From our many years of experience, we know that gay New Englanders are not predisposed to read out-of-towners. We acknowledge Washington and New York as major media centers. But more than enough happens in LGBT news, religion, government, politics, and community events throughout the region to fill a weekly issue to the brim. To rely on nationally syndicated writers or Associated Press stories is to relegate IN to irrelevancy and obscurity. Local readership simply will not take the paper seriously anymore.
The year 2008 is a presidential election year. Right now, candidates are out and about all over New Hampshire in search of votes, including LGBT support. Because of our regional strategic advantage, IN could be all over presidential politics. We are not, and that is a missed opportunity.
The front page of the current issue (December 5) features stories on gay friendly holiday shopping and Absolut vodka. While those stories do have a place in the paper, we cannot understand how they merit placement on the front page.
Meanwhile, the Hartford Gay and Lesbian Health Collective held their annual fundraiser, which attracted 450 people and benefited HIV/AIDS programs. The story ran as a â€œbrief.â€ Surely that story merited serious consideration for page one.
In Rhode Island, an openly gay man, Frank Ferri won election to fill a vacant seat in the state House of Representatives. Again, the victory ran as news brief. Yet, Mr. Ferri is the nation’s first legally married (same-sex) person to win elective office. That’s not only news: the story is big news. Joe Siegel is a resident of the Ocean State and is more than capable of covering that state’s significant LGBT community.
Steve Desroches, our Provincetown correspondent, left the paper in August. Paul Olsen, our longtime Vermont correspondent, is gone. Maine receives little if any coverage. Yet Ogunquit is a major tourism draw, and Portland has a large active gay community.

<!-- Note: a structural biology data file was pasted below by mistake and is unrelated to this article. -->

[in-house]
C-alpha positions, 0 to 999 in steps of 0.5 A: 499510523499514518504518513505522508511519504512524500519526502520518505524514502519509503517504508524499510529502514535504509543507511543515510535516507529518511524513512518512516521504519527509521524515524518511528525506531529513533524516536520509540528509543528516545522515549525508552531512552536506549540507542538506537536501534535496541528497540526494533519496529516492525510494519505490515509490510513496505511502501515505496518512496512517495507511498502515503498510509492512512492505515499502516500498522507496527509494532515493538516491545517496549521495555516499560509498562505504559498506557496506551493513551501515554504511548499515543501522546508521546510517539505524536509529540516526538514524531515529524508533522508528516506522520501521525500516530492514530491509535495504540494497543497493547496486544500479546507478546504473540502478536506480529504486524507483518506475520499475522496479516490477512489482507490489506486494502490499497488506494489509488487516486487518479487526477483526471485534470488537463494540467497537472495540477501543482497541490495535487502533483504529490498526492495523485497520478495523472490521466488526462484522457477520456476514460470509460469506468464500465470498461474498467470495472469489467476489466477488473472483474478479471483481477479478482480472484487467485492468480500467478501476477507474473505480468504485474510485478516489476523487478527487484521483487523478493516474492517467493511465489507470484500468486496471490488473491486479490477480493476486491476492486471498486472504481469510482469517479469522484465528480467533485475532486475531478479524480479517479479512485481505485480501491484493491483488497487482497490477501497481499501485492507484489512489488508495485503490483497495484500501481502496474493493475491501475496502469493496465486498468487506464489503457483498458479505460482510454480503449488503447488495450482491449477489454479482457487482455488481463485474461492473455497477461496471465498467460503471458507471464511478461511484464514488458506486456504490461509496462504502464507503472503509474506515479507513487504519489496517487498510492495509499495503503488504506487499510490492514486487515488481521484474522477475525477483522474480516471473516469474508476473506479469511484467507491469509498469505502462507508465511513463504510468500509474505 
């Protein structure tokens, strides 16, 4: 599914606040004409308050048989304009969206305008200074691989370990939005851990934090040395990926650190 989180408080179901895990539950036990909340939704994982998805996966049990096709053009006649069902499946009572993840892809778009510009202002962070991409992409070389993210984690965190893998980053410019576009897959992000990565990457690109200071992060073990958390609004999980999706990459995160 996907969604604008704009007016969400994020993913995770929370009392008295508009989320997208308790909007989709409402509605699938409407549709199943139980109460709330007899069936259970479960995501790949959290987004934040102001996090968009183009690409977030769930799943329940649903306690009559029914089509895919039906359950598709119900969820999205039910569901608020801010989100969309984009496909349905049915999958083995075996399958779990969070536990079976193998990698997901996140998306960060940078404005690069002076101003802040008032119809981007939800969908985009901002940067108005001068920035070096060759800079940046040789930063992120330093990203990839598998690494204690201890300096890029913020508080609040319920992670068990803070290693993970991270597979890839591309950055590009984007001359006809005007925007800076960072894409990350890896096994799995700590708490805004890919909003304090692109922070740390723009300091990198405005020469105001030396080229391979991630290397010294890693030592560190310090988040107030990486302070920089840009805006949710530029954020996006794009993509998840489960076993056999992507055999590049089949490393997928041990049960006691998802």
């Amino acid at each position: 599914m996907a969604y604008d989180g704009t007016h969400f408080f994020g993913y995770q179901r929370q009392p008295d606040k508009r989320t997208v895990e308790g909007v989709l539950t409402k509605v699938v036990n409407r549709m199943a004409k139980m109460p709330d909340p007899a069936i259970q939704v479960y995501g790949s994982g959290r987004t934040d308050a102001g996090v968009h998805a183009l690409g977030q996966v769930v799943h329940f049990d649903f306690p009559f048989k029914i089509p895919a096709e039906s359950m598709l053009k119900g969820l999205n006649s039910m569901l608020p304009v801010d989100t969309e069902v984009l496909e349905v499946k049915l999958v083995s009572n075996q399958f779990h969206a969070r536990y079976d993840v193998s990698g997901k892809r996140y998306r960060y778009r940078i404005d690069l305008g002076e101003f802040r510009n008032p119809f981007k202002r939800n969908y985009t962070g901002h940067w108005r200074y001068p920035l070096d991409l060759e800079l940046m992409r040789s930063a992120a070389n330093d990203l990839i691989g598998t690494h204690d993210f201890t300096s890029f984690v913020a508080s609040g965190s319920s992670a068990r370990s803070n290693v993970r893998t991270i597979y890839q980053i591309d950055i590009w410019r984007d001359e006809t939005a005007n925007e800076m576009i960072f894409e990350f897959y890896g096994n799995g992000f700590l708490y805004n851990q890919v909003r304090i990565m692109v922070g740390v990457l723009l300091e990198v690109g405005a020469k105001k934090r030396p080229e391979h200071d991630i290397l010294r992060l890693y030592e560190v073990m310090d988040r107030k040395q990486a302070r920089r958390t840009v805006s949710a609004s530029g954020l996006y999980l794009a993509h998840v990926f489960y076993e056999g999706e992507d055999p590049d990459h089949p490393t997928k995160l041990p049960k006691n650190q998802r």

…Connecticut, New Haven and Hartford have substantial gay communities.
For years, freelance correspondents have been the backbone of In Newsweekly’s regional success story. Why have so many been left to fall by the wayside?
Several weeks ago, we learned of yet more severe budget cuts for freelance writers â€” down to $200 a week from a paltry $400 beforehand. That drastic cut comes after a series of other reductions.
In the current issue, however, we find advertisements for a nightlife editor and an assistant to the business manager.
As freelancers, we wait months and months for pay and back pay. We don’t understand why HX lags so far behind in payment to us, while placing ads for permanent staffers. An ad ran for several weeks for a Boston-based writer to cover politics, government, and entertainment. We would like to know the reasons for this.
Now, we learn HX is hosting a 10-year celebration of quality journalism at the New York Blade. But we notice a parallel development between the NY Blade and IN: radical decreases in regional coverage, budget cuts for freelance writers, the shift in emphasis from solid news to entertainment: for those reasons and others, we are requesting a meeting with you and the local Boston staffers.
We look forward to meeting you in person for what we believe will be a mutually advantageous conversation.